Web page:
OSCARS 2020: JOAQUIN PHOENIX GIVES LENGTHY, EMOTIONAL BEST ACTOR ACCEPTANCE SPEECH ABOUT THE STATE OF HUMANITY

Westlake Legal Group judy Renee Zellweger pays tribute to ‘courageous men and women in uniform’ during Oscar speech Stephanie Nolasco fox-news/entertainment/movies fox-news/entertainment/events/oscars fox-news/entertainment fox news fnc/entertainment fnc article 10bfc926-3d34-53e3-8771-c2b19754b630

Renee Zellweger stars as the late Hollywood icon in the biopic ‘Judy.’ (Official Teaser Trailer | Roadside Attractions)

OSCARS 2020: CHRIS ROCK, STEVE MARTIN OPEN WITH JABS AT HOLLYWOOD’S BIGGEST STARS, ‘PARASITE’ MAKES HISTORY

Before her Oscar win, Zellweger recalled her mother’s tumultuous upbringing before arriving in America.

“She was a tiny girl in World War II,” she explained to People magazine. “There’s a World War II museum in New Orleans, it’s an extraordinary experience. We walked it all and we were looking in the glass cases and my mom’s like, ‘Oh,’ and she pointed at a series of hand grenades. There were a bunch of hand grenades in the case and she said, ‘We used to play with those ones. Not those ones, not those ones, but those ones. We used to play with those!’“

“She was living in an occupied country and there were bullets falling from the sky and you had to run inside because that was part of your day. And you’d find one every now and then,” Zellweger continued. “It was a real treat apparently. ‘Don’t pull the pin! You better run!’ And when you think about that being your reality as a child, can you imagine the value system that you establish? And my brother and I have been the beneficiaries of that. She’s cool.”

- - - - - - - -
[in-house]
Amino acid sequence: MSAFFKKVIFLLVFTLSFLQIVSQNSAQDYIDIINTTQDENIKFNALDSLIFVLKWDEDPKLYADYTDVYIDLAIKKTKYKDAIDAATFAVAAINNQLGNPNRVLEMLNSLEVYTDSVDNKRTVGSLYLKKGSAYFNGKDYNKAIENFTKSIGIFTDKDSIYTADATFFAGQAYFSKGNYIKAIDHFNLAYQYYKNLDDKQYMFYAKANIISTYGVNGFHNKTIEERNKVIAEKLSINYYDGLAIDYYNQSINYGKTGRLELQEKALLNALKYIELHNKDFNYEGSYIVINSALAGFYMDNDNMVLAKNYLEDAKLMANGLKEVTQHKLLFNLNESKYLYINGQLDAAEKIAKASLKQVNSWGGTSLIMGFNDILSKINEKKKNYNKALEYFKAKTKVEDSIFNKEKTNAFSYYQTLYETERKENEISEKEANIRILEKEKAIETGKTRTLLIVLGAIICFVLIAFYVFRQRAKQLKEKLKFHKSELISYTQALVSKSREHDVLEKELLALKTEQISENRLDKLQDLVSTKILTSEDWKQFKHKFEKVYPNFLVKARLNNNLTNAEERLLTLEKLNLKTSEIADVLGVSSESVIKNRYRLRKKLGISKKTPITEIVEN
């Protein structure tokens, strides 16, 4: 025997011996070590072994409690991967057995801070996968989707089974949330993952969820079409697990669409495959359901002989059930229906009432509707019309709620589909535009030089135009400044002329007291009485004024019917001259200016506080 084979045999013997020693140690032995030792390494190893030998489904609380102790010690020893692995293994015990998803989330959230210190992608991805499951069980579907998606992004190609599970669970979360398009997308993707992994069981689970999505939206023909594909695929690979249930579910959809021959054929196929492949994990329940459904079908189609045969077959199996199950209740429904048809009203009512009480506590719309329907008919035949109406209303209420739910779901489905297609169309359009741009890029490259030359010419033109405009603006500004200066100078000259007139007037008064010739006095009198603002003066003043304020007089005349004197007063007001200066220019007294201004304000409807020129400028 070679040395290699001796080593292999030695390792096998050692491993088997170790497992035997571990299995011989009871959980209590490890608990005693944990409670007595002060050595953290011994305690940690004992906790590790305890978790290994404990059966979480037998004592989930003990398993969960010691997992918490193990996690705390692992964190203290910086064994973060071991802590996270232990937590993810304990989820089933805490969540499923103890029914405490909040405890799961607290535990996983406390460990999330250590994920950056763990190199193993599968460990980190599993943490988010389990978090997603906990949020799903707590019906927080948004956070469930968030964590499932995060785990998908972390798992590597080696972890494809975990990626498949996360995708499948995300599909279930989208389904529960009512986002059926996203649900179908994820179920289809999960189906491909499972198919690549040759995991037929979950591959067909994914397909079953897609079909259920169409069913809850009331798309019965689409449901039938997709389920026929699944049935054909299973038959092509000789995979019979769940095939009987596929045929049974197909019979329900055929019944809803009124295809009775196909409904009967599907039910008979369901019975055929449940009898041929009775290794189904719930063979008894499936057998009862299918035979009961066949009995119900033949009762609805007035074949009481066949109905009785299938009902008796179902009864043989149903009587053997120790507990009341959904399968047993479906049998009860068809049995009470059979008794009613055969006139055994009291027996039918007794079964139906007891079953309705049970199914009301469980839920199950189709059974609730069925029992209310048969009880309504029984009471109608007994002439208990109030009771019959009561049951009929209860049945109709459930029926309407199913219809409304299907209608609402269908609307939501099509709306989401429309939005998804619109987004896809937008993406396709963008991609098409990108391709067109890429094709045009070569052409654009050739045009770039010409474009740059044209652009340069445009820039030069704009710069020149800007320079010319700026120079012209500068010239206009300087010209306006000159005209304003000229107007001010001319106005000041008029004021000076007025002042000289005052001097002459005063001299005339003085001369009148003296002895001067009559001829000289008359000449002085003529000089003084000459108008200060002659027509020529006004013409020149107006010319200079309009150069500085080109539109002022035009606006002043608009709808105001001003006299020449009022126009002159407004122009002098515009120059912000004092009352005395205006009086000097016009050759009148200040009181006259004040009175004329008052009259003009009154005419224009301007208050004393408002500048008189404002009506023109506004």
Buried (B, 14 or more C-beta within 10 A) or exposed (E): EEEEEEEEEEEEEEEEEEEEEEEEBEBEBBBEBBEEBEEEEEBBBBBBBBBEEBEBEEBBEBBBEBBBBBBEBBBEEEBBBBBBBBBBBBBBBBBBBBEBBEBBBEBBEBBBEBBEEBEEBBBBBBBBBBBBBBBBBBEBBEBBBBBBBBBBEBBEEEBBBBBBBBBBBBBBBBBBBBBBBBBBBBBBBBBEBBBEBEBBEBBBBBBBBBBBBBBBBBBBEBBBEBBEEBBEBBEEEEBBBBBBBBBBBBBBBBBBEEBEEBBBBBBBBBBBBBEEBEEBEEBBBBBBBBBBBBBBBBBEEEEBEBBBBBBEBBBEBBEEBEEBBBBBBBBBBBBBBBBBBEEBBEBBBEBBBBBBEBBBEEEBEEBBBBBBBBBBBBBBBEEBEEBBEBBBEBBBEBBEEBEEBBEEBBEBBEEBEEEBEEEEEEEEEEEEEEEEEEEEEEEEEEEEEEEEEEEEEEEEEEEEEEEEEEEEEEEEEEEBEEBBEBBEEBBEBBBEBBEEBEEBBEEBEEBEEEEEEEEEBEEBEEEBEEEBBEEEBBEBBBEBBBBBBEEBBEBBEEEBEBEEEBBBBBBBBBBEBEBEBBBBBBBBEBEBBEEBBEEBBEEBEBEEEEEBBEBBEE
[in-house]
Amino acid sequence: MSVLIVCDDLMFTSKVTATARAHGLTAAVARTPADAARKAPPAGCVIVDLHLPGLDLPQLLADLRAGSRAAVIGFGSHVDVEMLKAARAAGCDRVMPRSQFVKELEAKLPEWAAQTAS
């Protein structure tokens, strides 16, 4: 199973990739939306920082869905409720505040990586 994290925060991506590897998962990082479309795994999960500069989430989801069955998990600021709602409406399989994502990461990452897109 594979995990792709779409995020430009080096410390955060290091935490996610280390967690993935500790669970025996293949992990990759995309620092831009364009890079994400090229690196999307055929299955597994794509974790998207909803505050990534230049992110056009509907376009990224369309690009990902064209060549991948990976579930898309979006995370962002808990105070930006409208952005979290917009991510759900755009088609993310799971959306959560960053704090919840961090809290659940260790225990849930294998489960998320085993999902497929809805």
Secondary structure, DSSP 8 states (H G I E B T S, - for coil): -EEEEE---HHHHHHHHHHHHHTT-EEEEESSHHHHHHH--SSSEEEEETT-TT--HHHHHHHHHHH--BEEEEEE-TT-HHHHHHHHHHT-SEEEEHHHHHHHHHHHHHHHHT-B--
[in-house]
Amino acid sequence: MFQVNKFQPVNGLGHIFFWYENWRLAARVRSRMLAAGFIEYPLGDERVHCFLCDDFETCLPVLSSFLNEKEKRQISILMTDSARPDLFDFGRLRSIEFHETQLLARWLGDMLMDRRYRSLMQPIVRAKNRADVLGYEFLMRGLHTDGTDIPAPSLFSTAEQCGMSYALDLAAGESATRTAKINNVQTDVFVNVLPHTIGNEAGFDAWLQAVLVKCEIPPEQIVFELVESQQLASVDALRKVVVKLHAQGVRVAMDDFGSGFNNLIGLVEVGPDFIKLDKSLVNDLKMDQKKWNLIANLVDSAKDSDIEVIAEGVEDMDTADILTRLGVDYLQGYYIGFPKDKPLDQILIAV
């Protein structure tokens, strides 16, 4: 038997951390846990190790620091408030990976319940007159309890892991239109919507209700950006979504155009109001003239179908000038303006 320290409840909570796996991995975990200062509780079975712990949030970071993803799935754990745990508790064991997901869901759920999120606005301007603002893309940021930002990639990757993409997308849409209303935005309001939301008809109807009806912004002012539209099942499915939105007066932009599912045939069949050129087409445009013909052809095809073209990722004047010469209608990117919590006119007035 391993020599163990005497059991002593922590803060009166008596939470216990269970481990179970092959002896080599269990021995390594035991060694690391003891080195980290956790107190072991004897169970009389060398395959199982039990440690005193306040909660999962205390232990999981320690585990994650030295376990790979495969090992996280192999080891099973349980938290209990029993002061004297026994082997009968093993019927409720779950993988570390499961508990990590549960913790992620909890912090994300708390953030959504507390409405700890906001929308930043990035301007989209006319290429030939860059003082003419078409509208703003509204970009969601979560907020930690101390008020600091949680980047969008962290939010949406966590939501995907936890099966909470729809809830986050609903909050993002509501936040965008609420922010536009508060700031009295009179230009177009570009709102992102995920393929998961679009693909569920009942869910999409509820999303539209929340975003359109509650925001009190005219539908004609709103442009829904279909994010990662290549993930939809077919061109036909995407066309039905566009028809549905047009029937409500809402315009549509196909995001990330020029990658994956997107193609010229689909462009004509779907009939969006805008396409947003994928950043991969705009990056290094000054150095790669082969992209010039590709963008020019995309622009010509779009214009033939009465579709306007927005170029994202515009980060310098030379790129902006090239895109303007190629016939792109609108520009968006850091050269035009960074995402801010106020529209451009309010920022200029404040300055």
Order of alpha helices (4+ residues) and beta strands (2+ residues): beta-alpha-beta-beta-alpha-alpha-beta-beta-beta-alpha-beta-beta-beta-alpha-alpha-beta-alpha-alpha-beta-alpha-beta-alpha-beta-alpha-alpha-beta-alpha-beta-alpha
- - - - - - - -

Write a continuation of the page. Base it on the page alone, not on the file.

Westlake Legal Group Renee-Zellweger-oscars-2 Renee Zellweger pays tribute to ‘courageous men and women in uniform’ during Oscar speech Stephanie Nolasco fox-news/entertainment/movies fox-news/entertainment/events/oscars fox-news/entertainment fox news fnc/entertainment fnc article 10bfc926-3d34-53e3-8771-c2b19754b630   Westlake Legal Group Renee-Zellweger-oscars-2 Renee Zellweger pays tribute to ‘courageous men and women in uniform’ during Oscar speech Stephanie Nolasco fox-news/entertainment/movies fox-news/entertainment/events/oscars fox-news/entertainment fox news fnc/entertainment fnc article 10bfc926-3d34-53e3-8771-c2b19754b630

Real Estate, and Personal Injury Lawyers. Contact us at: https://westlakelegal.com 

What would the Iowa recanvass process look like?

With uncertainty still swirling around the results of the Iowa caucuses, the campaign for Sen. Bernie Sanders, I-Vt., indicated Sunday night that it will ask the party to recanvass parts of the state’s results, triggering a process many are unfamiliar with.

Less than an hour after the results posted Sunday, the Sanders campaign announced that it would seek a partial recanvass of some precincts in which there were apparent irregularities, Fox News has confirmed. The Iowa Democratic Party (IDP) has allowed campaigns to call for a recanvass until Monday at 1 p.m. ET. The results released by the IDP show Sanders trailing Buttigieg by a small margin.

But what would a recanvass look like in Iowa? And how is it different from a recount?

Westlake Legal Group AP20035661572403 What would the Iowa recanvass process look like? Tyler Olson fox-news/us/us-regions/midwest/iowa fox-news/politics/elections fox-news/politics/2020-presidential-election fox-news/person/pete-buttigieg fox-news/person/bernie-sanders fox news fnc/politics fnc article 061f8227-951f-52f0-a3b9-87bb4400118c